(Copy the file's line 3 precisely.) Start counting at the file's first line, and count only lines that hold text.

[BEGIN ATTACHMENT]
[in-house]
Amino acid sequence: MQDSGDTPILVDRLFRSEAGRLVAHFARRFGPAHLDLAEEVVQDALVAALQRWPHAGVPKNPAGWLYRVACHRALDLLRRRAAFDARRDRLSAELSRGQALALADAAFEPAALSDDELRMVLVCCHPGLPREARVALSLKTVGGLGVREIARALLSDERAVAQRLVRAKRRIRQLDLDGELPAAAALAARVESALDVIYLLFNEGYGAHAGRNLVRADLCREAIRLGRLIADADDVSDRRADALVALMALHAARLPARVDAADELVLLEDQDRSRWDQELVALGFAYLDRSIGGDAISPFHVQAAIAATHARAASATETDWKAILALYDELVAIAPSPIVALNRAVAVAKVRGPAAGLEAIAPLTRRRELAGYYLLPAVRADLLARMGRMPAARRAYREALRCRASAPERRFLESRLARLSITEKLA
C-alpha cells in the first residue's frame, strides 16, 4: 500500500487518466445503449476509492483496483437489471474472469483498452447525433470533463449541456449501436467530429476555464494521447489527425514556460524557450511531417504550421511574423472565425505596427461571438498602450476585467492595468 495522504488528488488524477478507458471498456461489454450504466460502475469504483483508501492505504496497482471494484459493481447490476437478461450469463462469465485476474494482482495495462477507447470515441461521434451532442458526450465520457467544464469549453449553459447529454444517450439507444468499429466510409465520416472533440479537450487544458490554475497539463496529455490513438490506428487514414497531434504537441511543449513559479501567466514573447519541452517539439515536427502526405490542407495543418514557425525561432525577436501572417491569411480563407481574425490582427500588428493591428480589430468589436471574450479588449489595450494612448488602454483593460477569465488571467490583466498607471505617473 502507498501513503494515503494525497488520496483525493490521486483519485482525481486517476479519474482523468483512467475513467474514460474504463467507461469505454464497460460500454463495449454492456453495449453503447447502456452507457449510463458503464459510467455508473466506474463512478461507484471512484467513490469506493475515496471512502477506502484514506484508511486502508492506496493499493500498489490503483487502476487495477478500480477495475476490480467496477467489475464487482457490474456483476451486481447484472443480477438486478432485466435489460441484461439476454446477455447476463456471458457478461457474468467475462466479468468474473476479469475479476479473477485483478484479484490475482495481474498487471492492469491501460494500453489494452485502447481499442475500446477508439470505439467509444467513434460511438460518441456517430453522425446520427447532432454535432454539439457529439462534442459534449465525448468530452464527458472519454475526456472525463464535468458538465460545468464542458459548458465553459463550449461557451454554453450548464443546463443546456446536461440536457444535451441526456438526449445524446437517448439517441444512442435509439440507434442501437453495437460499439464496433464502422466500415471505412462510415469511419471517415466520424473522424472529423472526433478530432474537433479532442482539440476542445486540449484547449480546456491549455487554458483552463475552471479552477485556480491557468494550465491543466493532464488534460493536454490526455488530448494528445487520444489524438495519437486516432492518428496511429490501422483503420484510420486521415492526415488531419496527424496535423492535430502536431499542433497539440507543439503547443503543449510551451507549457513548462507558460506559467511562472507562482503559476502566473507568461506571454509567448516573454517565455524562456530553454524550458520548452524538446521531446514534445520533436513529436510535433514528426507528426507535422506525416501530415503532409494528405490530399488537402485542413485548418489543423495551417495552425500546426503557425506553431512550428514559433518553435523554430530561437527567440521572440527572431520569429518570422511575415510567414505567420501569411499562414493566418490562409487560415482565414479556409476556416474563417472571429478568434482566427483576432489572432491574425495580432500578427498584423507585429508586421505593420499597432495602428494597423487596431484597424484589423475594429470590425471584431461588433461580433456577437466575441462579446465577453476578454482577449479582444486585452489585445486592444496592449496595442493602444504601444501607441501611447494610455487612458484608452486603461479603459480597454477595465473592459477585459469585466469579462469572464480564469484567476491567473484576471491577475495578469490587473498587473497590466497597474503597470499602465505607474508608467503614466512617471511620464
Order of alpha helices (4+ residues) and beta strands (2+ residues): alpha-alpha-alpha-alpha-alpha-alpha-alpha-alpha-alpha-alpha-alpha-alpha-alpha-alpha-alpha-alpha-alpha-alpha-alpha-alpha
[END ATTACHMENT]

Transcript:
C-alpha cells in the first residue's frame, strides 16, 4: 500500500487518466445503449476509492483496483437489471474472469483498452447525433470533463449541456449501436467530429476555464494521447489527425514556460524557450511531417504550421511574423472565425505596427461571438498602450476585467492595468 495522504488528488488524477478507458471498456461489454450504466460502475469504483483508501492505504496497482471494484459493481447490476437478461450469463462469465485476474494482482495495462477507447470515441461521434451532442458526450465520457467544464469549453449553459447529454444517450439507444468499429466510409465520416472533440479537450487544458490554475497539463496529455490513438490506428487514414497531434504537441511543449513559479501567466514573447519541452517539439515536427502526405490542407495543418514557425525561432525577436501572417491569411480563407481574425490582427500588428493591428480589430468589436471574450479588449489595450494612448488602454483593460477569465488571467490583466498607471505617473 502507498501513503494515503494525497488520496483525493490521486483519485482525481486517476479519474482523468483512467475513467474514460474504463467507461469505454464497460460500454463495449454492456453495449453503447447502456452507457449510463458503464459510467455508473466506474463512478461507484471512484467513490469506493475515496471512502477506502484514506484508511486502508492506496493499493500498489490503483487502476487495477478500480477495475476490480467496477467489475464487482457490474456483476451486481447484472443480477438486478432485466435489460441484461439476454446477455447476463456471458457478461457474468467475462466479468468474473476479469475479476479473477485483478484479484490475482495481474498487471492492469491501460494500453489494452485502447481499442475500446477508439470505439467509444467513434460511438460518441456517430453522425446520427447532432454535432454539439457529439462534442459534449465525448468530452464527458472519454475526456472525463464535468458538465460545468464542458459548458465553459463550449461557451454554453450548464443546463443546456446536461440536457444535451441526456438526449445524446437517448439517441444512442435509439440507434442501437453495437460499439464496433464502422466500415471505412462510415469511419471517415466520424473522424472529423472526433478530432474537433479532442482539440476542445486540449484547449480546456491549455487554458483552463475552471479552477485556480491557468494550465491543466493532464488534460493536454490526455488530448494528445487520444489524438495519437486516432492518428496511429490501422483503420484510420486521415492526415488531419496527424496535423492535430502536431499542433497539440507543439503547443503543449510551451507549457513548462507558460506559467511562472507562482503559476502566473507568461506571454509567448516573454517565455524562456530553454524550458520548452524538446521531446514534445520533436513529436510535433514528426507528426507535422506525416501530415503532409494528405490530399488537402485542413485548418489543423495551417495552425500546426503557425506553431512550428514559433518553435523554430530561437527567440521572440527572431520569429518570422511575415510567414505567420501569411499562414493566418490562409487560415482565414479556409476556416474563417472571429478568434482566427483576432489572432491574425495580432500578427498584423507585429508586421505593420499597432495602428494597423487596431484597424484589423475594429470590425471584431461588433461580433456577437466575441462579446465577453476578454482577449479582444486585452489585445486592444496592449496595442493602444504601444501607441501611447494610455487612458484608452486603461479603459480597454477595465473592459477585459469585466469579462469572464480564469484567476491567473484576471491577475495578469490587473498587473497590466497597474503597470499602465505607474508608467503614466512617471511620464